Digital Marketing for Charities originally appeared as part of Brand the Change, the branding toolkit for social entrepreneurs, disruptors, not-for-profits and corporate trouble makers. Mates of Montfort can get 25% off the toolkit using this link.
Digital marketing is the term for any activity that promotes your cause online. It covers everything from a blog post, to a tweet, a YouTube video to an advert on Google. This includes how people consume your marketing content – on a laptop, mobile or other device.
As more and more people get online, digital marketing has become increasingly important. In fact, many organisations now think ‘digital first’. They market themselves online first, then think about how to promote themselves offline.
The lines between marketing online and offline become blurred. As things that happen in the real world are captured, posted online and shared through social media. The online conversation around an issue then informs what happens offline, so it goes full circle. That’s why we are seeing organisations lose the term ‘digital’ from their marketing. But they make sure that their offline and online activity is working together.
The wide range and low cost of digital tools and advertising makes digital marketing and is a great way to find and connect with your audience. It takes less resource than ever to get started and get noticed, but the large range of options available can make it difficult to know where to start.
Where do you start with your own digital marketing? Given the wide availability of digital marketing channels, how do you know which ones to concentrate on? How do you focus your limited resources into the online channels that will work for you?
Here’s a step-by-step of priorities to follow that will get you on the right path to excel in digital marketing.
1. Concentrate on your own website first
Your website is the main place that people will find out more about your organisation. It’s her that people will read about what you do, why you do it and how to get involved. That’s why before you do anything you should have a website in place that gives the who, what, where, when and why of your organisation.
It’s important that your website can be easily viewed and interacted with on mobile (“mobile-optimised”). As mobile usage increases globally, it’s vital that your website works on mobile. This means that it has to load quickly in areas with slow mobile coverage, and work on feature phones as well as smart phones. Think text first and don’t post large images on to your site – reduce the size of your photos to around 100Kb before uploading to your website.
If you do not have budget available to hire a professional website designer, there are plenty of free website creators out there that will help you get a simple but effective website up and running. Take a look at WordPress.com, or Striking.ly, as these services will give you a modern, fast, mobile-optimised website for free.
- Build your organisation’s website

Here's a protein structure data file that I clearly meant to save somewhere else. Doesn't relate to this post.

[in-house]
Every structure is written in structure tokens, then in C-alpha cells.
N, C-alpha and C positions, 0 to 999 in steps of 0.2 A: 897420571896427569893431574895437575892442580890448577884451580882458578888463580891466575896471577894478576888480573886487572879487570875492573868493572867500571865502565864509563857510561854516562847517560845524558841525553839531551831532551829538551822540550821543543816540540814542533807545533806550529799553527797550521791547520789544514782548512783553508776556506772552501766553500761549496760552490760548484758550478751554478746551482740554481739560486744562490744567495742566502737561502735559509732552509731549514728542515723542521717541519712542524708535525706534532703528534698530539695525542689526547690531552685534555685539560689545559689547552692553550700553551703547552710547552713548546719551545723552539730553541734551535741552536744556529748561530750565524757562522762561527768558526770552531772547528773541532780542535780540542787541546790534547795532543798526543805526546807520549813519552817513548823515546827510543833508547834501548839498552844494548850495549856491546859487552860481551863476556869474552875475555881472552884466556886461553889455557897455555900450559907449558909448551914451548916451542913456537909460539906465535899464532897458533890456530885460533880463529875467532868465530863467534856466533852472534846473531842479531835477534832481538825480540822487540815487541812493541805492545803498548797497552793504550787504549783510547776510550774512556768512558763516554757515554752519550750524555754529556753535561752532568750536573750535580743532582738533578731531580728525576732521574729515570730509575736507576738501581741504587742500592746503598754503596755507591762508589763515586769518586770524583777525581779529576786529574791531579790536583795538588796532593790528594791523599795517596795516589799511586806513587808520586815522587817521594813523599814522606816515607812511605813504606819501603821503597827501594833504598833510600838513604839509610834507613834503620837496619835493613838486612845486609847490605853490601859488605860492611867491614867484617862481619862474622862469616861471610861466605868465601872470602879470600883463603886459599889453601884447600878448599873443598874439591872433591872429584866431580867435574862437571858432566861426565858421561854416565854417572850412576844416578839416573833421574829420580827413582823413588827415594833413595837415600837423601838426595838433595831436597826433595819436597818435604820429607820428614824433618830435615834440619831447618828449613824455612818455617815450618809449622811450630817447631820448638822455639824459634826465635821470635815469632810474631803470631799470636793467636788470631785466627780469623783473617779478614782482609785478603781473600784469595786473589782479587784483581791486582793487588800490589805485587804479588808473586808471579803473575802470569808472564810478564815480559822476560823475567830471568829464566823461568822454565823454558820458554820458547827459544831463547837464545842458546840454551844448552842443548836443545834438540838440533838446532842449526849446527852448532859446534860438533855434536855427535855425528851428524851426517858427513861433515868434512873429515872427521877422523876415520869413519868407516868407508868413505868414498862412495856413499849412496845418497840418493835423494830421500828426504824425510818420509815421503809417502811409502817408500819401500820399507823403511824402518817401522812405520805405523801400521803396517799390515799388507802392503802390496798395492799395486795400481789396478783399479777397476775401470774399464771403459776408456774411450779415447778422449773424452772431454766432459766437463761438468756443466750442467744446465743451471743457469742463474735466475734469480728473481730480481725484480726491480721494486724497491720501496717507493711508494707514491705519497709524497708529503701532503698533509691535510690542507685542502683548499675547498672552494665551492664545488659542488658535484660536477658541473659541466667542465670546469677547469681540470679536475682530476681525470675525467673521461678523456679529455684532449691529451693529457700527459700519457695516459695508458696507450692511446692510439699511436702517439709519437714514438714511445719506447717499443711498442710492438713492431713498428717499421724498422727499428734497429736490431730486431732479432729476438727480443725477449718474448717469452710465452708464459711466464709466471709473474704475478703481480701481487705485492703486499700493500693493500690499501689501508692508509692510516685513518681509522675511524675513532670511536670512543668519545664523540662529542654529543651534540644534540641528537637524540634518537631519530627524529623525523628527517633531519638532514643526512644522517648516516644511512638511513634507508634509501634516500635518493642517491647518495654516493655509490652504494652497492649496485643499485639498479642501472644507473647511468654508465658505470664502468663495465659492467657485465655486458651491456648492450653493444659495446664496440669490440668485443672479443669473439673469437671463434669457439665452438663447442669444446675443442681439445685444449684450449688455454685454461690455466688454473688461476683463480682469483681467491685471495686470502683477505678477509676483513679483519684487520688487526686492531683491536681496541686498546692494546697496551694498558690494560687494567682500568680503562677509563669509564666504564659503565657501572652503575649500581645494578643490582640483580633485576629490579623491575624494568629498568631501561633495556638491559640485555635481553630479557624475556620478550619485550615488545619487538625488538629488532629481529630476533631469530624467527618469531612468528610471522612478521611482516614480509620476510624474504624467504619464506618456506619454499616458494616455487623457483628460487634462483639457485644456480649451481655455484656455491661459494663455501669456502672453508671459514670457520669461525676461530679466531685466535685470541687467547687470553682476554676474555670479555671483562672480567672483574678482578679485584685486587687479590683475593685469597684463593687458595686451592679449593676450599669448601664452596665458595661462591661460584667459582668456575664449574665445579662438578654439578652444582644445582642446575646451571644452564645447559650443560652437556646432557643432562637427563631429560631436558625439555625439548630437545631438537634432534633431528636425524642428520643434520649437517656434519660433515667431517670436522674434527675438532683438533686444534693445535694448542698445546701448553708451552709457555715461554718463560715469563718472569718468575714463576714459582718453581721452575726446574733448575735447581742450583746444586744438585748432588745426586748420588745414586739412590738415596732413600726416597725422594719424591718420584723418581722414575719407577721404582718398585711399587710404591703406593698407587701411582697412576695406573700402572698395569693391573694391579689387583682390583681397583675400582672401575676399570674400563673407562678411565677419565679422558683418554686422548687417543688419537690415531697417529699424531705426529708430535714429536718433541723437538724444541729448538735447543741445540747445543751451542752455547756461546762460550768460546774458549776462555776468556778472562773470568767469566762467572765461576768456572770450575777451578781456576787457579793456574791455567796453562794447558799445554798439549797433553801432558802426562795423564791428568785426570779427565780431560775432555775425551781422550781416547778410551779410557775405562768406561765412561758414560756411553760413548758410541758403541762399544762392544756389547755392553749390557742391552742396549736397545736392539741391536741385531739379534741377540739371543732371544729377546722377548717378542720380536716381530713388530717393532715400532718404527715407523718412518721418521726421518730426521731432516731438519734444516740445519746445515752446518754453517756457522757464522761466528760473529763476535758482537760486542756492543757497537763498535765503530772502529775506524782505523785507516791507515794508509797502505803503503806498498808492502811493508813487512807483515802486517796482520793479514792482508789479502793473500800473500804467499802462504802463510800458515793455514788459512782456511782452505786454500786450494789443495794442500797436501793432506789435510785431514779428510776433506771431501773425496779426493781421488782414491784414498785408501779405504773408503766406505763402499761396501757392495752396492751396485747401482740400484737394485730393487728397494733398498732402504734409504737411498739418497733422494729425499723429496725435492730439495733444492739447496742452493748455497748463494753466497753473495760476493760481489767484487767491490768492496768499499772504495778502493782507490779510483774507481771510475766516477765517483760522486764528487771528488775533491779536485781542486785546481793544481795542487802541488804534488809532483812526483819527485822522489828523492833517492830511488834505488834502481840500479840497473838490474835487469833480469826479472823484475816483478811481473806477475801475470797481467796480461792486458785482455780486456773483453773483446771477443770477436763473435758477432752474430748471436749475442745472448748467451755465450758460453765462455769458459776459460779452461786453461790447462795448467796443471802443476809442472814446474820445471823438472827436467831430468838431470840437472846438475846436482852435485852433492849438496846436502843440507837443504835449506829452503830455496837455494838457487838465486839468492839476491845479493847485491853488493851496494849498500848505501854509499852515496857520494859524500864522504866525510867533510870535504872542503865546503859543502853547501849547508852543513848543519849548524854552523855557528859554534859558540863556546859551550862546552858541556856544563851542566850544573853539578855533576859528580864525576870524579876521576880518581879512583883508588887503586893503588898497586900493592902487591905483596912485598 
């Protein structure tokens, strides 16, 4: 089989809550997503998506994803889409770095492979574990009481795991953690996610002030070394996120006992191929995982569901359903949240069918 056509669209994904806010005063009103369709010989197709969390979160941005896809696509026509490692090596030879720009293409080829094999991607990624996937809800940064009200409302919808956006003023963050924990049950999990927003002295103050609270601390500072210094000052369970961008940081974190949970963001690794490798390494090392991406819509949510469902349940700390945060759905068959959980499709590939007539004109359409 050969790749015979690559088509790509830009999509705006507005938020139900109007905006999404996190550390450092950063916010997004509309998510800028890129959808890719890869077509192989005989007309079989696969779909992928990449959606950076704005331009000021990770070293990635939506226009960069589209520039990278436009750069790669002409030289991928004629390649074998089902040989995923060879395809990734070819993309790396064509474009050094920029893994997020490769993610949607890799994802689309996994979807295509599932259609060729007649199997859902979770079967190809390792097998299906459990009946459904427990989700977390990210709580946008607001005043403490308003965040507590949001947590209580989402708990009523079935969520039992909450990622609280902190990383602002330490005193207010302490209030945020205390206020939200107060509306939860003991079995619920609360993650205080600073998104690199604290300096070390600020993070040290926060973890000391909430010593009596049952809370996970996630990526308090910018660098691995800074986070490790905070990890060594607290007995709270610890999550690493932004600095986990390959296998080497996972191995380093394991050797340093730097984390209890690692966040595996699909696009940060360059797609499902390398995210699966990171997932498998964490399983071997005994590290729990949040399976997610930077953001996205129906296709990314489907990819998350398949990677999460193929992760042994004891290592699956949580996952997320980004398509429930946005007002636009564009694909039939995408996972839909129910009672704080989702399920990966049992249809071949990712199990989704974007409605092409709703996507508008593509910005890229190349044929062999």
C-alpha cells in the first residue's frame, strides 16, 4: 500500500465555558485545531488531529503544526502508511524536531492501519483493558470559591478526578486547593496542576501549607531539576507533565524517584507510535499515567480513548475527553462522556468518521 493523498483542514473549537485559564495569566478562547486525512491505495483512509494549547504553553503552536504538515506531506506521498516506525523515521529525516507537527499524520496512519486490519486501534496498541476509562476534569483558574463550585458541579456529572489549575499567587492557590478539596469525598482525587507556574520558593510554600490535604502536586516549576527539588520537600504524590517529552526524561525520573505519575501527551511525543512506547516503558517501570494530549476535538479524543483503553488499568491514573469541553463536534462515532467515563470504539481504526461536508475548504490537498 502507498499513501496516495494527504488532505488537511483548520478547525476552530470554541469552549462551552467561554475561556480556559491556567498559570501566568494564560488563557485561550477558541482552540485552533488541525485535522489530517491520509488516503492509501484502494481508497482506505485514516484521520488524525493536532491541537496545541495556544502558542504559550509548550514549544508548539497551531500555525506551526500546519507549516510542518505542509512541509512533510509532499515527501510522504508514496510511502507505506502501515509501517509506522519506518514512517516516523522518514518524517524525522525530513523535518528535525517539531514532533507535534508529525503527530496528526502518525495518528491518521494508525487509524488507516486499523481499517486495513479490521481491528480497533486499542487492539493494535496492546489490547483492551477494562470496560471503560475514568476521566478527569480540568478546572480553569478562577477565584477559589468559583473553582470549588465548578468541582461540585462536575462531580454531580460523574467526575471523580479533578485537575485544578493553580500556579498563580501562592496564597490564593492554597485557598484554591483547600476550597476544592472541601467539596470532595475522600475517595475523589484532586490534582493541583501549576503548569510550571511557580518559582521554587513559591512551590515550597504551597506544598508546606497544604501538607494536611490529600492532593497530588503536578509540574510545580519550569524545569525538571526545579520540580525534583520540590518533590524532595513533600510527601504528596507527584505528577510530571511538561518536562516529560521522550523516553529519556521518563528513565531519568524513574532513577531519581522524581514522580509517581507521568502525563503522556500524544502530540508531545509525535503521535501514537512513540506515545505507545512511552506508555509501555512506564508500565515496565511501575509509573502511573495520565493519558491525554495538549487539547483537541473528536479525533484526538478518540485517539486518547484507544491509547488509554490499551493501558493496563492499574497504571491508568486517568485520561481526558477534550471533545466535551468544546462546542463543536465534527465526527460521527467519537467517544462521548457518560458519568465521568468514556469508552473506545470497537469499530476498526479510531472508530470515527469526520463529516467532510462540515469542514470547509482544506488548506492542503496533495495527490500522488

- Make sure it loads quickly
- Ensure your site is optimised for mobile devices
2. Write as much about your area as possible
Most of the people who find your website will come from a search engine, like Google or Bing. For your website to show up in search results, you need to be writing about your topic area so that those search engines know what your website is about. This means writing a lot and publishing lots of text-based content to your website.
The more you publish to your website, the more the search engines can see your site and the more traffic you’ll get to your website from the likes of Google. This can be about pages, frequently asked question (FAQs) pages, team pages, etc – or blog posts about what is happening with and around you.
By concentrating on your own website, you will be less reliant on other people’s services. For example, lots of organisations built up a large fan base on Facebook. But now it is increasingly harder to get your content seen on Facebook – even reaching your own fans is much harder now than it used to be. Building up your own website means you’re more visible on search engines and get more reliable traffic than through social media.
- Based on your brand and what you want to be recognised for, consider your audience and which information needs they have that you could write about
- Publish more content on your website
- Start a blog
- Post about the work of your organisation
3. Take photos when ever you can
An essential activity that will help your digital marketing is to take photos of your organisation as it goes about its everyday work.
A picture paints a thousand words. Photos are the easiest way to show your organisation’s work. Images tell a story about what exactly it is your organisation does, who you help and the impact it creates.
Create a list of events and activities that your organisation does. Identify if you have existing photos that capture these moments, or if you need to create more photos. Develop a ‘reporters’ mindset: be alert to what is going on that your audience would love to hear about.